Innovation Competency #4 – Master-Mind Collaboration

What happens when you combine the talents of a British textile merchant, a Swiss watchmaker, an American mathematician with a master’s degree in physics, an Irish electrician, a German glassblower, and African-American electrical engineer, and a partially deaf telegrapher?

For Thomas Edison, the result was a world-beating team of collaborators who churned out hundreds of commercially viable patents and products.

Although Edison was an incomparably brilliant independent innovator, he understood and valued the importance of working with others. He knew he needed a trustworthy team of collaborative employees who cold illuminate his blind spots and complement his talents.

The word “collaboration” comes from the Latin root collaborare, meaning “to labor together, especially intellectually.” The term “master-mind” was introduced by success expert Napoleon Hill to refer to a very high level of collaboration. He defined it as a “coordination of knowledge and effort in a spirit of harmony, between two or more people, for the attainment of a definite purpose.” Hill emphasized that when people come together with their passions aligned with common goals, they can multiply their individual intelligence in an expanding framework of positive, creative energy. Hill witnessed the living expression of this idea in the laboratories of Thomas Edison.

Contemporary sociological and psychological studies demonstrate consistently that the collaborative, open model developed by Edison optimizes the confluence of creativity, strategy, and action.

Edison’s approach to master-mind collaboration allowed his teams to be exceptionally productive in generating, developing, and testing his innovations. Edison always understood, however, that the ultimate purpose of all their efforts was to crate exceptional value for their customers.

Next: Super-Value Creation

Read on overview of Edison’s Five Competencies for Innovation here.

This material adapted from Innovate Like Edison, by Michael J. Gelb and Sarah Miller Caldicott

A multi-part series being reposted in honor of Thomas Edison’s 166th birth February 11, 1847

Innovation Competency #3 – Full-Spectrum Engagement

When you are overworked and stressed out it’s very difficult to focus effectively on innovation. How can you successfully manage a massive workload, like Edison did, without succumbing to exhaustion and burnout?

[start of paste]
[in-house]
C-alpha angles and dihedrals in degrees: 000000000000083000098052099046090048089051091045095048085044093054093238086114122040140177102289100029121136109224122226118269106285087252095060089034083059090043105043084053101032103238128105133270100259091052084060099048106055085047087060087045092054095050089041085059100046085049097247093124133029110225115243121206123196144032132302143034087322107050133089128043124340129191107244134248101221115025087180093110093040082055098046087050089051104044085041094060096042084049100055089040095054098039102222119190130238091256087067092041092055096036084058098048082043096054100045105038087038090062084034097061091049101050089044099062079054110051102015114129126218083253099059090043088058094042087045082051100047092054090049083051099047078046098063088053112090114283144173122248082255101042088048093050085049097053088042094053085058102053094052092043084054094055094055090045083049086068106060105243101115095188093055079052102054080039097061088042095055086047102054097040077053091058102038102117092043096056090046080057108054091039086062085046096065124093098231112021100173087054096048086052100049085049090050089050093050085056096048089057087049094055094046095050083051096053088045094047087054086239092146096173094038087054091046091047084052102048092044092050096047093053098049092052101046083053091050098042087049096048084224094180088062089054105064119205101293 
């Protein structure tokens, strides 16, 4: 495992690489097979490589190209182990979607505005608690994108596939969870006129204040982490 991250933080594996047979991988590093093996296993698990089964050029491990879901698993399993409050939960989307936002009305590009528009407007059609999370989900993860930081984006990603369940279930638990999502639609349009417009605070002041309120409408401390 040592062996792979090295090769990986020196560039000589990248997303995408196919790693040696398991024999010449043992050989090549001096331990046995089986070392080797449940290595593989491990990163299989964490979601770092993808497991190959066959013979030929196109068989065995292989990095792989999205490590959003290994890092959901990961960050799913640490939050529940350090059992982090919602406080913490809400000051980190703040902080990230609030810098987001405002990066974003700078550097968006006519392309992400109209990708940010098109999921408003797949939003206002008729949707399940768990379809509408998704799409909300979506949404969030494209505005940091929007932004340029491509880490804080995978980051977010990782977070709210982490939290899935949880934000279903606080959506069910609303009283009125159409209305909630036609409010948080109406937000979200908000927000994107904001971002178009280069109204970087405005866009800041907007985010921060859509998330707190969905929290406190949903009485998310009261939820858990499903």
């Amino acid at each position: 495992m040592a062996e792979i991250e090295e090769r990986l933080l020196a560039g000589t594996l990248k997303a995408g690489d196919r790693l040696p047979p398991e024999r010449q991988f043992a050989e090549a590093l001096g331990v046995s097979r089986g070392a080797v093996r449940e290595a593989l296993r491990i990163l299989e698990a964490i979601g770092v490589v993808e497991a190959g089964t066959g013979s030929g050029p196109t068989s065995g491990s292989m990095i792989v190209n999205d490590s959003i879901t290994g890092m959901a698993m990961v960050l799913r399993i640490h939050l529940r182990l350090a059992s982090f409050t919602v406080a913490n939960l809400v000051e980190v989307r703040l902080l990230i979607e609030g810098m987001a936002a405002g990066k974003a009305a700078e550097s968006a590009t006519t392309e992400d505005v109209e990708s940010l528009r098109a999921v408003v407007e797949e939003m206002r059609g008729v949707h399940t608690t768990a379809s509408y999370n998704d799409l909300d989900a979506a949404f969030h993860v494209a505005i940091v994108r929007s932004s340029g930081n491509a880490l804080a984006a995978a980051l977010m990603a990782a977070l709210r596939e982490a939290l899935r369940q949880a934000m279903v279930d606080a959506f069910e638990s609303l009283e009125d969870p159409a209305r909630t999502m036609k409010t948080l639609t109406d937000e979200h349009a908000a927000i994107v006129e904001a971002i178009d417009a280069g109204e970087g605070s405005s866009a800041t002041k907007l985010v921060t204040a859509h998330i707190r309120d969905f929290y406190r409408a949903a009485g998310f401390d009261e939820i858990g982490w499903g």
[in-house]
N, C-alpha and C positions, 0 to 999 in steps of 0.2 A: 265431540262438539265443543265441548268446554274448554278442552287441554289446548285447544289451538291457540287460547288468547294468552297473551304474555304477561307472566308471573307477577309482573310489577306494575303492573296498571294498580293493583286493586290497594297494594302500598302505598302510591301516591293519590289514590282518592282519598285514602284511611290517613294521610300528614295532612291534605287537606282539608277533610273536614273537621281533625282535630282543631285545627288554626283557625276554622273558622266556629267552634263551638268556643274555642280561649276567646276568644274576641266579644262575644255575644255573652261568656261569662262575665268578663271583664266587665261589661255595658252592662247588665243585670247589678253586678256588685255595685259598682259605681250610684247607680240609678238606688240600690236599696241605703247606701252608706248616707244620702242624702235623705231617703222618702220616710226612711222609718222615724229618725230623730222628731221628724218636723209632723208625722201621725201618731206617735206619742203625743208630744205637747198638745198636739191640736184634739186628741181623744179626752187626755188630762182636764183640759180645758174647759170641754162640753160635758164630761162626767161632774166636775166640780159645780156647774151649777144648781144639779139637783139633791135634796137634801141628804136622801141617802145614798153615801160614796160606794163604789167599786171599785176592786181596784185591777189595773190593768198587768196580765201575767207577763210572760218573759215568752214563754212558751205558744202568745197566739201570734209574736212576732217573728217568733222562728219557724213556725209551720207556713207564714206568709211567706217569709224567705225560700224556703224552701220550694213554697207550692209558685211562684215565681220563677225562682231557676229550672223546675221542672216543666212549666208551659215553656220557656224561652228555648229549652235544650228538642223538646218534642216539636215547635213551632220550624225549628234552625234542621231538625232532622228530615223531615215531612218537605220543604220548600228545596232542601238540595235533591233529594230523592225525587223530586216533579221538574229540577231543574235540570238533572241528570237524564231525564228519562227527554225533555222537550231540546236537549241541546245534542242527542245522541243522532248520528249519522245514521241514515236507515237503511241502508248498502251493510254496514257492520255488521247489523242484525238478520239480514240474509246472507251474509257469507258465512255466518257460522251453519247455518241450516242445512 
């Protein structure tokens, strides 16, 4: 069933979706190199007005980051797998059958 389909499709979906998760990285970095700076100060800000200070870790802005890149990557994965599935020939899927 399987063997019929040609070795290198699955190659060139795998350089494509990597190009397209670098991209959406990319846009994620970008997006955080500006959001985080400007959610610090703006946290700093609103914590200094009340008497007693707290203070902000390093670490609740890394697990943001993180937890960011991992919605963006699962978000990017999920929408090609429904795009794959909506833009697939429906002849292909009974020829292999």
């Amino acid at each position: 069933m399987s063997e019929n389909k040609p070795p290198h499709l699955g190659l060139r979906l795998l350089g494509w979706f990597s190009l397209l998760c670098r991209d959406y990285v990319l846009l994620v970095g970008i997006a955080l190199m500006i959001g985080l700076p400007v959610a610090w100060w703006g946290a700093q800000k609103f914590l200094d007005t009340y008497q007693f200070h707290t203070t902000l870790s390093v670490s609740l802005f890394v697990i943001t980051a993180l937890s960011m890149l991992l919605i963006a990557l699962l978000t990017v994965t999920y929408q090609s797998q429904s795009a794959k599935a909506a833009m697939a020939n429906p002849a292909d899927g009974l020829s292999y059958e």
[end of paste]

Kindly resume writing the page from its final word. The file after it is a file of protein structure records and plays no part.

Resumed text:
Time management isn’t the answer.

Edison understood that although time on the clock was limited, the wellspring of creative inspiration was boundless. He drew on a seemingly endless source of energy and he had a remarkable range of expression.

No matter what he was doing, he was fully engaged, living life in the present. His ability to move freely, efficiently, passionately, and creatively through a day’s many activities and roles was a critical aspect of his success method. Edison discovered an optimal rhythm to facilitate amazing stamina and high performance.

Authors Michael Gelb and Sara Miller Caldicott, writing in Innovate Like Edison, call Edison’s approach full-spectrum engagement. It is a competency that you can cultivate to access the same boundless energy that fueled Edison. His approach balanced work and play, solitude and collaboration, concentration and relaxation.

Edison knew the value of how to discover simplicity and clarity in the midst of ambiguity and complexity.

Next: Master-Mind Collaboration

Read an overview of Edison’s Five Competencies for Innovation here.

This material adapted from Innovate Like Edison, by Michael J. Gelb and Sarah Miller Caldicott

A multi-part series being reposted in honor of Thomas Edison’s 166th birth February 11, 1847

Innovation Competency #2 – Kaleidoscopic Thinking

Edison’s ability to generate a vast range of ideas drove his world-beating approach to practical solution finding. He could consider many problems at the same time and was able to look at each one from multiple angles. At the height of his exploration into electrical power, for example, he worked on forty projects simultaneously. Edison credited his remarkable facility for making creative connections to his “mental kaleidoscope.”

Kaleidoscopic thinking is the term Michael Gelb and Sarah Miller Caldicott developed for Edison’s unparalleled approach to practical creativity. He had strategies for juggling multiple projects and how to “turn a problem around” from every angle. Kaleidoscopic thinking will help you develop your ability to generate ideas, make creative connections, and discern patterns. Using both your imagination and your reasoning ability, you can discover how to liberate your mind from the constraints of habitual thinking. Edison cultivated the use of metaphors, analogies, and visual thinking. His down-to-earth way of picturing things first in his mind’s eye and then on paper is surprisingly easy to learn.

Edison’s kaleidoscopic mind brought forward revolutionary ideas that changed the way we live. In bringing the world electric light, Edison bucked conventional wisdom. His ability to manage dozens of projects simultaneously at the height of developing his electrical power system stands as testimony not only to his exceptional kaleidoscopic thinking abilities, but his capacity managing complexity is a key skill covered in Competency #3: Full-spectrum Engagement.

Next: Full-Spectrum Engagement

Read on overview of Edison’s Five Competencies for Innovation here.

This material adapted from Innovate Like Edison, by Michael J. Gelb and Sarah Miller Caldicott

A multi-part series being reposted in honor of Thomas Edison’s 166th birth February 11, 1847